Contributing Lawyers


Cyndee Todgham Cherniak

United States

Susan Kohn Ross


Andrew Hudson

Consumer Product Safety Improvement Act - Update

The Consumer Product Safety Improvement Act (CPSIA) was signed into law on August 14, 2008 and took effect on November 12, 2008. There remains much confusion about the impact of the CPSIA and so, in this article, we will attempt to clear up some of those questions and provide the most current updates.

First, the Act itself refers to children's products and lowers the acceptable level of lead (phthalates are dealt with below) over a three year period. If a product will not result in absorption of any lead into the human body or have any other adverse impact on public health, it may be excluded. There is a further exclusion for what are described as inaccessible component parts. So long as a child would not be able to access the component by either normal or reasonably foreseeable use and abuse, and the component does not become physically exposed through reasonably foreseeable use and abuse of the product, it may be excluded. Reasonably foreseeable use and abuse is defined to include swallowing, mouthing, breaking or other children's activities, and the aging of the product. However, painting, coating or electroplating do not qualify to make a component inaccessible. The Commission has one year to provide guidance as to what may be excluded but the staff has just made its recommendations to the Commission, see below for more details. 

The Act goes on to require mandatory third party testing of certain children's products. This mandatory testing extends to "every manufacturer of a product which is subject to a consumer product safety rule of this Act or similar rule, ban, standard or regulation under any other Act enforced by the [CPSC], and which is imported for consumption or warehousing or distributed in commerce (and the private labeler of such product if such product bears a private label)" who is required to certify compliance with all such rules, bans, standards or other regulations and specifies each such rule, ban, standard or regulation, and such certification is to be based on a "test of each product or upon a reasonable testing program…"

The third party testing accreditation will be rolled out by product category. A list of accredited entities is to be maintained by the Commission and will also be subject to periodic audit.

Within one year, manufacturers are required to place permanent, distinguishing marks on their products and packaging which allow tracking back to the date and location of manufacture, down to the batch number or other lowest level identifier so as to be able to identify the "specific source" of the product and also allows the ultimate purchaser to identify the manufacturer or private labeler, location and date of production, again by lot or other lowest level identifier.

There are also specific requirements for durable nursery products and label requirements for advertizing of games and toys. Further, there will now be a mandatory toy safety standard set by reference to ASTM F963 which takes effect in a year. Until then, the existing lead paint rule (16 CFR 1303.1) continues to be the standard. There may also be rulemaking for specific toys and components.

As noted, there is a requirement for a certificate. When enacted, the CPSIA required each product in each shipment to be accompanied by a paper certificate from all the parties to the transaction. To its credit, the CPSC took the information given to it by the trade community and quickly realized that was an unworkable situation.  As a result, the Commission clarified the requirements making clear that absent another product safety standard required something different, only importers were required to issue conformity certificates. For domestic products, the domestic manufacturer is required to issue the certificate. Private labelers were exempted. In all cases, the certificates must be passed along to distributors and retailers.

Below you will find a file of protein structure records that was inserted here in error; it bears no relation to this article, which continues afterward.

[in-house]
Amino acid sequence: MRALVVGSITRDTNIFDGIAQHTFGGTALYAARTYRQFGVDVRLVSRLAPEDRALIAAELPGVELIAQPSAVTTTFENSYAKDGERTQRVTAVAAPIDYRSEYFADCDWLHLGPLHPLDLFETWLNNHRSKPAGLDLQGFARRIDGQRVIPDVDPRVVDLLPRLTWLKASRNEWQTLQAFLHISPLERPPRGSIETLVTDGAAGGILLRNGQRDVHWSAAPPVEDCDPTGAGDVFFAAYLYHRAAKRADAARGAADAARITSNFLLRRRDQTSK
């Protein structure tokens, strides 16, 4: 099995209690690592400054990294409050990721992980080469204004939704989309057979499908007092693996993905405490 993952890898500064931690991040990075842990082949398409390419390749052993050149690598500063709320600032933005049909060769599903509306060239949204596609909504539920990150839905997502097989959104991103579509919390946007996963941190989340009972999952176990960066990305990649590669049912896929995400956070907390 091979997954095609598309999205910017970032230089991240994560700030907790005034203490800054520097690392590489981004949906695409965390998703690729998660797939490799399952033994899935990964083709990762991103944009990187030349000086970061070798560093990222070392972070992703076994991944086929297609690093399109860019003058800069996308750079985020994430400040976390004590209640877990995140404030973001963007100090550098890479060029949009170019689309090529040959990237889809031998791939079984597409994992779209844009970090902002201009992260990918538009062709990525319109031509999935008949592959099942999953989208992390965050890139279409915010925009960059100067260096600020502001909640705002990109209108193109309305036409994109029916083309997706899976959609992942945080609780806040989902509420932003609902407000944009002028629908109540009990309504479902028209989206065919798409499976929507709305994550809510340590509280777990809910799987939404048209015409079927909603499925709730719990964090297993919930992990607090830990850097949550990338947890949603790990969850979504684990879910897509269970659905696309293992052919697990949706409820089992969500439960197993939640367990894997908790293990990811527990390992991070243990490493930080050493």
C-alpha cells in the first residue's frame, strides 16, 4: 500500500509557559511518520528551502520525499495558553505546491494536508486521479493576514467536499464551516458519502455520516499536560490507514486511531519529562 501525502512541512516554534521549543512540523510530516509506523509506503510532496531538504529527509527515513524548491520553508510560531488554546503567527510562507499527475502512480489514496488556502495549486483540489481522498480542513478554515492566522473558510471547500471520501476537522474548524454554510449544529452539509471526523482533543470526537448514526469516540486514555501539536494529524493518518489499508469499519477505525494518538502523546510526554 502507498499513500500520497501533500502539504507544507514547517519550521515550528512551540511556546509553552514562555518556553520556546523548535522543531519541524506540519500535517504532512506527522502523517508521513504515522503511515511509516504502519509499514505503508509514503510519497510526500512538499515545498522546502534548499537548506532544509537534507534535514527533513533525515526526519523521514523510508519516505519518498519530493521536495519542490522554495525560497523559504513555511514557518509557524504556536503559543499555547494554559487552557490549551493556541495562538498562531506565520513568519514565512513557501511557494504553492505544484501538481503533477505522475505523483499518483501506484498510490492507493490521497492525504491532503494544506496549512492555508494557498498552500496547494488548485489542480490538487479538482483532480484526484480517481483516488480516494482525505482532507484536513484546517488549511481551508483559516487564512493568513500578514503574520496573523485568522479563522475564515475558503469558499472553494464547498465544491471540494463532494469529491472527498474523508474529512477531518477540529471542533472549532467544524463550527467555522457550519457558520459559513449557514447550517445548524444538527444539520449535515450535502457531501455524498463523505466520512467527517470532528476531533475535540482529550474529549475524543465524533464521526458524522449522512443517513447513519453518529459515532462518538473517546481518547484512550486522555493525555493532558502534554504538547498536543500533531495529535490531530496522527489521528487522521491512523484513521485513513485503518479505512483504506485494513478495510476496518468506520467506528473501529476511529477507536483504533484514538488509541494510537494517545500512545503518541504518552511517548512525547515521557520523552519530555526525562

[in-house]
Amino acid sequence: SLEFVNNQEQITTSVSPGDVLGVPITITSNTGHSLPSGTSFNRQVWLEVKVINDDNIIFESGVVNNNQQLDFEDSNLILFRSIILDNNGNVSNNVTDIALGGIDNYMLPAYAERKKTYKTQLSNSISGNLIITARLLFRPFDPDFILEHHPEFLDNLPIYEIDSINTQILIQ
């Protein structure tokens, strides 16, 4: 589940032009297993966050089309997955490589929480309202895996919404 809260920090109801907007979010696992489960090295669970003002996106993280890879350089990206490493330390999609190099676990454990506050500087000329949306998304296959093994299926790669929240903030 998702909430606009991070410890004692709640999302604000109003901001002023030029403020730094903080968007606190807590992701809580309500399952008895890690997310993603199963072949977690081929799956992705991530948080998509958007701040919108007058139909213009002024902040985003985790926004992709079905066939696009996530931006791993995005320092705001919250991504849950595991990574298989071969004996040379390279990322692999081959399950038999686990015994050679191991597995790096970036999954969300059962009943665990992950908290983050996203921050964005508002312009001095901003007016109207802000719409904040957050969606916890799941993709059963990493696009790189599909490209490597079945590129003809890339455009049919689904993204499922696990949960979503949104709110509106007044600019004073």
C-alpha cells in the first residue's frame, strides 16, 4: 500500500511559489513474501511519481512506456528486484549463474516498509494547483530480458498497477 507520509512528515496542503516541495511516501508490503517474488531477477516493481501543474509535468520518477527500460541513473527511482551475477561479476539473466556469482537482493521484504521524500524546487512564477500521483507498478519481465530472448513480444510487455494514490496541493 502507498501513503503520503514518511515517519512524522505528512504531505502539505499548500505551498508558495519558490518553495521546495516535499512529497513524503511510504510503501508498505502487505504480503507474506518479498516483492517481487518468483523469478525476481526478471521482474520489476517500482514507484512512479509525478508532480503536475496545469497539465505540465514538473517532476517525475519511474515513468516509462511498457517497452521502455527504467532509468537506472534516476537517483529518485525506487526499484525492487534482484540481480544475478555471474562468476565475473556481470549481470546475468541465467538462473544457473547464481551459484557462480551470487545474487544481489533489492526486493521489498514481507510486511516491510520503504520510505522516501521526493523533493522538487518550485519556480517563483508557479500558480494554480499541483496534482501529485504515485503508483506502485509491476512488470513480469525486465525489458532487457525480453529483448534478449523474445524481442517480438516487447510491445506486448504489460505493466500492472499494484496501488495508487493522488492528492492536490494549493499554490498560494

CPSC also agreed the certificates could be issued and distributed electronically. Electronic issuance and distribution could be accomplished by posting the certificates on a website. They can also be transmitted electronically to Customs, all with the caveat the original would be produced immediately for inspection if required. Finally, again to its credit, the Commission advised that at least at first, it would focus more on compliance with the safety standards than with whether or not the certificate was complete or filed. While that is the CPSC's initial intention, the CPSIA also calls for penalties to be imposed and the Commission has until August 14, 2009 to figure out its protocol for imposing and mitigating those penalties, and its other enforcement efforts under this Act.

The requirements for the contents of the Certificate of Conformity can be found on the CPSC website at


Regarding phthalates, the CPSIA states that on February 10, 2009, the new phthalates standard takes effect. Strictly in the context of phthalates, children's toys are defined as being designed for a child 12 years or younger when he or she plays. Child care articles, however, are defined as those designed or intended for use by children age 3 or younger, or to help with sucking or teething.

Specifically, DEHP, DBP and BBP are permanently prohibited, while DINP, DIDP and DnOP are prohibited pending further study. It is also important to keep in mind that whereas the CPSIA provisions regarding lead allow an exclusion for inaccessible parts, there is no similar exclusion regarding phthalates.